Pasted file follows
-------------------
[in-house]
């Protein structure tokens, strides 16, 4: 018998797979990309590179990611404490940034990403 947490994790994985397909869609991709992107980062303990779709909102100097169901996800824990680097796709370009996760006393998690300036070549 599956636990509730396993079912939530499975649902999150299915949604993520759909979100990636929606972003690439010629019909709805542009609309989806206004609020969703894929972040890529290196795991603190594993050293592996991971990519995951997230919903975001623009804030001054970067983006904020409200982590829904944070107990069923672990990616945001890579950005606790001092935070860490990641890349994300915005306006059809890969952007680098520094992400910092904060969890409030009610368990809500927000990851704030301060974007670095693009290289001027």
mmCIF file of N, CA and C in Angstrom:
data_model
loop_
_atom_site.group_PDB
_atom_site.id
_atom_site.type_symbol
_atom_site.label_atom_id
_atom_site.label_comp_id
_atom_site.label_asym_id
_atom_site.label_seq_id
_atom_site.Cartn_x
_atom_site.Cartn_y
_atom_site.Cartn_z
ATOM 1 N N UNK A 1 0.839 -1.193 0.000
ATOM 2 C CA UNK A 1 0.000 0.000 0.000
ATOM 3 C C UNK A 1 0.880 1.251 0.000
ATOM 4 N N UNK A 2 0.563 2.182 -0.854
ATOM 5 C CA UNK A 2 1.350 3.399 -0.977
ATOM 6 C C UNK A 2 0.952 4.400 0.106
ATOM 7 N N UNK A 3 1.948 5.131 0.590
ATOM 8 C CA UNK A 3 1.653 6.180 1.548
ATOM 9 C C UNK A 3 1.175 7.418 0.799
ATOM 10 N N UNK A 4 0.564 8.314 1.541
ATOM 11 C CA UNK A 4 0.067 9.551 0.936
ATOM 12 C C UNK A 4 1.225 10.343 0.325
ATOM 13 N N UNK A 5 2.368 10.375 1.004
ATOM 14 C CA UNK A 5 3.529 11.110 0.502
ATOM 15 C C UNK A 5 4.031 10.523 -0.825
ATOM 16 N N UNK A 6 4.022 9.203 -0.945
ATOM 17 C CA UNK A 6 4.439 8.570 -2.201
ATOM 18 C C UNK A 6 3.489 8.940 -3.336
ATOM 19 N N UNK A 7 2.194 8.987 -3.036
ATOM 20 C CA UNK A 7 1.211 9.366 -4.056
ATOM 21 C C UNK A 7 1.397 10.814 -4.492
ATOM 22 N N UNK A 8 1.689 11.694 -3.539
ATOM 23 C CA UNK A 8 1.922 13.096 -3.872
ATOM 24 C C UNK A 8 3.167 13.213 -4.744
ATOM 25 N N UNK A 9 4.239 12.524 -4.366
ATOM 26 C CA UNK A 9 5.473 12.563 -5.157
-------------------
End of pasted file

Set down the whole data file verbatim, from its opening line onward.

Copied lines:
[in-house]
């Protein structure tokens, strides 16, 4: 018998797979990309590179990611404490940034990403 947490994790994985397909869609991709992107980062303990779709909102100097169901996800824990680097796709370009996760006393998690300036070549 599956636990509730396993079912939530499975649902999150299915949604993520759909979100990636929606972003690439010629019909709805542009609309989806206004609020969703894929972040890529290196795991603190594993050293592996991971990519995951997230919903975001623009804030001054970067983006904020409200982590829904944070107990069923672990990616945001890579950005606790001092935070860490990641890349994300915005306006059809890969952007680098520094992400910092904060969890409030009610368990809500927000990851704030301060974007670095693009290289001027």
mmCIF file of N, CA and C in Angstrom:
data_model
loop_
_atom_site.group_PDB
_atom_site.id
_atom_site.type_symbol
_atom_site.label_atom_id
_atom_site.label_comp_id
_atom_site.label_asym_id
_atom_site.label_seq_id
_atom_site.Cartn_x
_atom_site.Cartn_y
_atom_site.Cartn_z
ATOM 1 N N UNK A 1 0.839 -1.193 0.000
ATOM 2 C CA UNK A 1 0.000 0.000 0.000
ATOM 3 C C UNK A 1 0.880 1.251 0.000
ATOM 4 N N UNK A 2 0.563 2.182 -0.854
ATOM 5 C CA UNK A 2 1.350 3.399 -0.977
ATOM 6 C C UNK A 2 0.952 4.400 0.106
ATOM 7 N N UNK A 3 1.948 5.131 0.590
ATOM 8 C CA UNK A 3 1.653 6.180 1.548
ATOM 9 C C UNK A 3 1.175 7.418 0.799
ATOM 10 N N UNK A 4 0.564 8.314 1.541
ATOM 11 C CA UNK A 4 0.067 9.551 0.936
ATOM 12 C C UNK A 4 1.225 10.343 0.325
ATOM 13 N N UNK A 5 2.368 10.375 1.004
ATOM 14 C CA UNK A 5 3.529 11.110 0.502
ATOM 15 C C UNK A 5 4.031 10.523 -0.825
ATOM 16 N N UNK A 6 4.022 9.203 -0.945
ATOM 17 C CA UNK A 6 4.439 8.570 -2.201
ATOM 18 C C UNK A 6 3.489 8.940 -3.336
ATOM 19 N N UNK A 7 2.194 8.987 -3.036
ATOM 20 C CA UNK A 7 1.211 9.366 -4.056
ATOM 21 C C UNK A 7 1.397 10.814 -4.492
ATOM 22 N N UNK A 8 1.689 11.694 -3.539
ATOM 23 C CA UNK A 8 1.922 13.096 -3.872
ATOM 24 C C UNK A 8 3.167 13.213 -4.744
ATOM 25 N N UNK A 9 4.239 12.524 -4.366
ATOM 26 C CA UNK A 9 5.473 12.563 -5.157